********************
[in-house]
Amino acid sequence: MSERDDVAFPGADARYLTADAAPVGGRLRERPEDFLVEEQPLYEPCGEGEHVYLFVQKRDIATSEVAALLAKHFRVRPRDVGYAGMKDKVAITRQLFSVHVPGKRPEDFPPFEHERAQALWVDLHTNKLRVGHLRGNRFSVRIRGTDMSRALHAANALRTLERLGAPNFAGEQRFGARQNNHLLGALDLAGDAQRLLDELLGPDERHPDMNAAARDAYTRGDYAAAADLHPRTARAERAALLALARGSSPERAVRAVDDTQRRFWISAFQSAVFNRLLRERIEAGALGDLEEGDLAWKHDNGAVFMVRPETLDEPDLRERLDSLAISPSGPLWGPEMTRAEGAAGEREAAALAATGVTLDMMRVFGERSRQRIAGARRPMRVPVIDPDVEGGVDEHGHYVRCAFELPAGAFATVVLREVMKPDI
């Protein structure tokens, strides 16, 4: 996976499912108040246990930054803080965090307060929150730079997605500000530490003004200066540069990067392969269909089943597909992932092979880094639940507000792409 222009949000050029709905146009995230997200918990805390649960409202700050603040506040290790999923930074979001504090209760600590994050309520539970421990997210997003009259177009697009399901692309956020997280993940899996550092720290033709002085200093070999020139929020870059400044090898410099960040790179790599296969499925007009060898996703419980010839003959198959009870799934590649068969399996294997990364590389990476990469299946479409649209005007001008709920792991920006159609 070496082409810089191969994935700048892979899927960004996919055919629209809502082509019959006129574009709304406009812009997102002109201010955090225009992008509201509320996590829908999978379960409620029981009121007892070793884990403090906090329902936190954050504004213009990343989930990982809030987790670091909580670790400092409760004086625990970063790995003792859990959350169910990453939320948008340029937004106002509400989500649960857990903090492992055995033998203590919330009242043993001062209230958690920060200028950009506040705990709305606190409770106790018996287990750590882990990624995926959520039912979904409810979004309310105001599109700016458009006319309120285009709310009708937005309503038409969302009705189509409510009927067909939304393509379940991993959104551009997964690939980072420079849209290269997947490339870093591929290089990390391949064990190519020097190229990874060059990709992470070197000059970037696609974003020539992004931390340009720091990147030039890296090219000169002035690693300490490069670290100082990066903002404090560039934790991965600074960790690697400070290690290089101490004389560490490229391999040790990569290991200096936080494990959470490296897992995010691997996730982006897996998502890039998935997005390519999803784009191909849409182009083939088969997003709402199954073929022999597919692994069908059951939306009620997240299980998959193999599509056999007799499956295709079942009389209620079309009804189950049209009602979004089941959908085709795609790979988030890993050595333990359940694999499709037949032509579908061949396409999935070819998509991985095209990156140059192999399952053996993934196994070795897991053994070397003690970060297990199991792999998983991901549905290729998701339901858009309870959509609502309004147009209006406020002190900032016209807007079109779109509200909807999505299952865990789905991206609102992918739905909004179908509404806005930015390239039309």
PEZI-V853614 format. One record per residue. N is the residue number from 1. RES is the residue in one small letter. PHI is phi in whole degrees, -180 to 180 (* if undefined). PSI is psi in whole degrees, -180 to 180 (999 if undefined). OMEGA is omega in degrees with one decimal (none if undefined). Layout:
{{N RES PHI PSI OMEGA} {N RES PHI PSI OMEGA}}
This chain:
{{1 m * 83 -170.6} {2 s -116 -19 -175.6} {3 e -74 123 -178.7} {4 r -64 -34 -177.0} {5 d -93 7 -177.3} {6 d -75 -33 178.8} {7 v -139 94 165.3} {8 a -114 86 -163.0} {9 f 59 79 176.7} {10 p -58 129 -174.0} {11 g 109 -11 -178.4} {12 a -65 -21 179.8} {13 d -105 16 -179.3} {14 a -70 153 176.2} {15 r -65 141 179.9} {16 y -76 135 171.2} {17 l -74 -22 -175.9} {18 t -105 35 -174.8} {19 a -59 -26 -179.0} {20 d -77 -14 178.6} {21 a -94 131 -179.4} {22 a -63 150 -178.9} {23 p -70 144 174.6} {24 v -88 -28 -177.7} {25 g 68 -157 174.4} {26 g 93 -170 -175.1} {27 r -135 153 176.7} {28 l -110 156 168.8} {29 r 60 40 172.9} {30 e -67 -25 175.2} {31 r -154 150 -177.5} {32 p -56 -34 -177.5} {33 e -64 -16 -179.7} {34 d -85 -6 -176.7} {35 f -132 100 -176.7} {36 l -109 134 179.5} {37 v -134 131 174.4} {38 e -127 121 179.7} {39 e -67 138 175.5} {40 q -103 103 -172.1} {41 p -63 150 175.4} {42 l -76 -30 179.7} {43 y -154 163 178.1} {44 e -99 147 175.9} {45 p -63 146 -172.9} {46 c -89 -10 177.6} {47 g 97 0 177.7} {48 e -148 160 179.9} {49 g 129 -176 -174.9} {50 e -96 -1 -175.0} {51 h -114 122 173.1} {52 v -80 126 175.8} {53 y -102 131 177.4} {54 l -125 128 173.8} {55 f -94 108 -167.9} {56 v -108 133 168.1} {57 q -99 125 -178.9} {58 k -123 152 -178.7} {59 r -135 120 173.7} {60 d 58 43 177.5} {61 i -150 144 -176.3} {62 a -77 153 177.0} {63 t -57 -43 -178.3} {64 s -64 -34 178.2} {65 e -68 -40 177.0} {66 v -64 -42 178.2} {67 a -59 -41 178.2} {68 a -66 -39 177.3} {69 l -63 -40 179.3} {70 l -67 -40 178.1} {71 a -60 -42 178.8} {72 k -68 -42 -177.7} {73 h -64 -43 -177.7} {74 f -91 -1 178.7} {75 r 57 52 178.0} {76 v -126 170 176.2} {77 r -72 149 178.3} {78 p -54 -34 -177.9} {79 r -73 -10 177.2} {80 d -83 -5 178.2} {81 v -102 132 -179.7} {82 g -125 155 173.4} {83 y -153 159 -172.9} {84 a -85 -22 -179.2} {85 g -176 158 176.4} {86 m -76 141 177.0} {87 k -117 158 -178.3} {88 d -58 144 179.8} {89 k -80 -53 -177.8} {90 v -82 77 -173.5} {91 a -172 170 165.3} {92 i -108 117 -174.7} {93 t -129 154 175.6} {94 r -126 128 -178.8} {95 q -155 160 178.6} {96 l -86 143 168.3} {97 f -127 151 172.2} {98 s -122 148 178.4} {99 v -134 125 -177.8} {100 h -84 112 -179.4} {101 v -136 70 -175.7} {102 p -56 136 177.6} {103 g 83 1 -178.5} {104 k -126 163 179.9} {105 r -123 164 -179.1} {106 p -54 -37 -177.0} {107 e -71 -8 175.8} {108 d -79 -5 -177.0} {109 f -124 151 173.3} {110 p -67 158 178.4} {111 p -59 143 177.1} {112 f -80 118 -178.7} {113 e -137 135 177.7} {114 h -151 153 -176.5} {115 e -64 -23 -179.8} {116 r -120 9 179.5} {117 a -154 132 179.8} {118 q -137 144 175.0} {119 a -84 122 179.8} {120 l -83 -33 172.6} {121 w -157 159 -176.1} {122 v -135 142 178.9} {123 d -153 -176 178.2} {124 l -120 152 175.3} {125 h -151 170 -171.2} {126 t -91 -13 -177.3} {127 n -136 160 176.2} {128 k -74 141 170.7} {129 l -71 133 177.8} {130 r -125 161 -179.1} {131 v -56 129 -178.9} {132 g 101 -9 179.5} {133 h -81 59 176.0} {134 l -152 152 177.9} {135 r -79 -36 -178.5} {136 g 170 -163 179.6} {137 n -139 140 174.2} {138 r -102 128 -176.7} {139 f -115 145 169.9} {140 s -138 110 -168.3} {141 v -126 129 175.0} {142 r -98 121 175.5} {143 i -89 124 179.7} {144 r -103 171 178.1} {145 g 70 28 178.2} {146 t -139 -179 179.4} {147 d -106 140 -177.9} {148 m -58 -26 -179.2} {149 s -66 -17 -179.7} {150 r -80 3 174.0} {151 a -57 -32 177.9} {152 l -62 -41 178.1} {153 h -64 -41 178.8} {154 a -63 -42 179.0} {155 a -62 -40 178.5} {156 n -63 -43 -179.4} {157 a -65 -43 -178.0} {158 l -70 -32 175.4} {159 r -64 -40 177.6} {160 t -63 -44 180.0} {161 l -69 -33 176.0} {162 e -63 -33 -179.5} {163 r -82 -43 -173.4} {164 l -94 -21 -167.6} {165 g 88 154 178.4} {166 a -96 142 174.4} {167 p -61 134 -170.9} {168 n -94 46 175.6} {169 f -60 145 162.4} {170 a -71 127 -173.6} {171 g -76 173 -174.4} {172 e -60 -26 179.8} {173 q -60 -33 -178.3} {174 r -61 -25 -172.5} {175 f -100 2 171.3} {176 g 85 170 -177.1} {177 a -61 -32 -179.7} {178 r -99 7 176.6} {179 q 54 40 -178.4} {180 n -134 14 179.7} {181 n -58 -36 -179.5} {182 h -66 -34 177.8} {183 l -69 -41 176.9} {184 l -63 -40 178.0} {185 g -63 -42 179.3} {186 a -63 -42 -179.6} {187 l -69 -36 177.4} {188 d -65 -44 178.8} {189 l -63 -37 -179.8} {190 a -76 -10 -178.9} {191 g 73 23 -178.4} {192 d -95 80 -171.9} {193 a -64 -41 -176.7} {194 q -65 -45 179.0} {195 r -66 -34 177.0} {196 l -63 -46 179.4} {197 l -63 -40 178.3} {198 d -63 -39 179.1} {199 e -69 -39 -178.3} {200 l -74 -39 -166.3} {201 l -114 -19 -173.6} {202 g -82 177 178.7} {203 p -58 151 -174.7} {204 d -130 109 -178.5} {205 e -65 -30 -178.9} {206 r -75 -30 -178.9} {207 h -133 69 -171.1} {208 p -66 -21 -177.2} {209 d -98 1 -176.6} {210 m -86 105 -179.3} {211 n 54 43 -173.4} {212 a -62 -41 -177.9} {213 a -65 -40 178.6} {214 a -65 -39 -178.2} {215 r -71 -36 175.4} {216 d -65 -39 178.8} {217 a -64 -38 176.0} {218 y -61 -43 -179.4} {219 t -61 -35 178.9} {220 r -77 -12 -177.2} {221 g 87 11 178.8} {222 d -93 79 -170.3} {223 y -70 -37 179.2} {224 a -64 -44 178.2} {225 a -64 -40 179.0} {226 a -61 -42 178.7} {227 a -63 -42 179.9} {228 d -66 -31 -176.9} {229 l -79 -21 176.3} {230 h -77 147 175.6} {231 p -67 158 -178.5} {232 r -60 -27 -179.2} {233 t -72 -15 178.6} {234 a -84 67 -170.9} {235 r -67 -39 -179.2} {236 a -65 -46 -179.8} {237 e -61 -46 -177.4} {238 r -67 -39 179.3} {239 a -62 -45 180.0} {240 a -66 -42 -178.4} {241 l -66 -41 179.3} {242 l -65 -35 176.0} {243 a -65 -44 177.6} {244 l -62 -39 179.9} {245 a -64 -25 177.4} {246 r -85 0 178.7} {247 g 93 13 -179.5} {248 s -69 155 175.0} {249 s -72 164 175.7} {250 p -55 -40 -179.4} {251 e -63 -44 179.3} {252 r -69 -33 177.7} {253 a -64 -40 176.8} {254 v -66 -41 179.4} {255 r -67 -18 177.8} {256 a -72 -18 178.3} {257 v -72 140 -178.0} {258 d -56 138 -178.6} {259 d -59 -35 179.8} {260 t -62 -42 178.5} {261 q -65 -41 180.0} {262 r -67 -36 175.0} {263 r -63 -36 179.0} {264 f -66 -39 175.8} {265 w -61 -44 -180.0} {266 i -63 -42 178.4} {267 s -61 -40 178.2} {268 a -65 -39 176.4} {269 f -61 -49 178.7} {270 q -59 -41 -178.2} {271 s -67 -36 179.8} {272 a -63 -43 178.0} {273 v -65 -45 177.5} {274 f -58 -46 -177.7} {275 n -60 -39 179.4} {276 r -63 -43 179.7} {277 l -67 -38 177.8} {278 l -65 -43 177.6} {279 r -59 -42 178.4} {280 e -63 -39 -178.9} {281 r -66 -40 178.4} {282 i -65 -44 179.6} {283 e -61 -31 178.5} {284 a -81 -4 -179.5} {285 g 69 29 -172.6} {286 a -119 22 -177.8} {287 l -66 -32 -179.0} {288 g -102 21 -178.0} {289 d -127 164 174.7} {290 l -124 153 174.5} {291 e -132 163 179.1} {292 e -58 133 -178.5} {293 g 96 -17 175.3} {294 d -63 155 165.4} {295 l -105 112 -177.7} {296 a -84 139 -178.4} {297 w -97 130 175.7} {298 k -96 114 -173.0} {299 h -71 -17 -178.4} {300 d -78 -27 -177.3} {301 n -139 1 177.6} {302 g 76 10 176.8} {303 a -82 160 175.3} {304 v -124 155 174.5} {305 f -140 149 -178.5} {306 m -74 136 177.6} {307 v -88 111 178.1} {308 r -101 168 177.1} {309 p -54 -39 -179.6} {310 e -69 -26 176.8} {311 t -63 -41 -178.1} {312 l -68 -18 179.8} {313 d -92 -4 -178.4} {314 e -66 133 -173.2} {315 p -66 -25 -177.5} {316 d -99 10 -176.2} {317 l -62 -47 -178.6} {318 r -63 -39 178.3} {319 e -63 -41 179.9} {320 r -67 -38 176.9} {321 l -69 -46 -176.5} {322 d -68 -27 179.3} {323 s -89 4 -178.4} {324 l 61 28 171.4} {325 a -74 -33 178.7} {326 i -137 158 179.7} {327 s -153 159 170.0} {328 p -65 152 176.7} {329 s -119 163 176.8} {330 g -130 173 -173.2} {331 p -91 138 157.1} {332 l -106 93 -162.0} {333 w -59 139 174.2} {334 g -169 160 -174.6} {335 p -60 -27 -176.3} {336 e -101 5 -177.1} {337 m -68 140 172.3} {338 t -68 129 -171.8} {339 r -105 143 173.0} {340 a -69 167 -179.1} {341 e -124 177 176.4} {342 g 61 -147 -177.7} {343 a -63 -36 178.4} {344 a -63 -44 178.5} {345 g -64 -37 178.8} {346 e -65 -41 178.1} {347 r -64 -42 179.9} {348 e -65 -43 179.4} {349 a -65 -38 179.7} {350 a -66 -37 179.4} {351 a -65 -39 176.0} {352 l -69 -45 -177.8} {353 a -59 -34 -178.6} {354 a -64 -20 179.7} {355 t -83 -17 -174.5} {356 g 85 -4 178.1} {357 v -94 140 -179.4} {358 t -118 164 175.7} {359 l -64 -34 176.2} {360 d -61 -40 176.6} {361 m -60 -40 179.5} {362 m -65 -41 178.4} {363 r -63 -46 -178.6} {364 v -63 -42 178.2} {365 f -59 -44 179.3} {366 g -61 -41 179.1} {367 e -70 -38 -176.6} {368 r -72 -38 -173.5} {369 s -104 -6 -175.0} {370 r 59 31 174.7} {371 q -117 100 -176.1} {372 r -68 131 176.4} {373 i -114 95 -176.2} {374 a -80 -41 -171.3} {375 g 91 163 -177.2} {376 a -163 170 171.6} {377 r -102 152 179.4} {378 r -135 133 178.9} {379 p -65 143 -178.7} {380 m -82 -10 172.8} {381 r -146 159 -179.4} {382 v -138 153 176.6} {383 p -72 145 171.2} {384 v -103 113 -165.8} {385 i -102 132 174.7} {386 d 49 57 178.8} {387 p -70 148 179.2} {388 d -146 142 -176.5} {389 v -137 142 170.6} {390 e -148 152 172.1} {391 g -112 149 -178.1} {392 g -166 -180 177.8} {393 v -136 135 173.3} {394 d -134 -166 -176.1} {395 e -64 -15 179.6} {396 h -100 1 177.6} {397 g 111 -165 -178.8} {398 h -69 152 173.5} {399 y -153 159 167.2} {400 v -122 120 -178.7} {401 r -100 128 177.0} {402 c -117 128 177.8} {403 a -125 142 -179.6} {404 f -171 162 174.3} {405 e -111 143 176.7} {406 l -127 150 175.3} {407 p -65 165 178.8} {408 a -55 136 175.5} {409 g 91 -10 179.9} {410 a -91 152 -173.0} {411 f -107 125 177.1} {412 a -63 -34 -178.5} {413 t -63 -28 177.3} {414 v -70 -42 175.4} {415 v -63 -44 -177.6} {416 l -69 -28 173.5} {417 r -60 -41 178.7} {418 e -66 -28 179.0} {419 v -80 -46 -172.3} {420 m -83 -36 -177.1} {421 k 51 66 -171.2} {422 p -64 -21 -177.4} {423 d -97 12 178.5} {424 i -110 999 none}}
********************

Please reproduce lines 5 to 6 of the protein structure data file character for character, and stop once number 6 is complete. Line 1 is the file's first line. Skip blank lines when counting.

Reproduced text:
{{N RES PHI PSI OMEGA} {N RES PHI PSI OMEGA}}
This chain: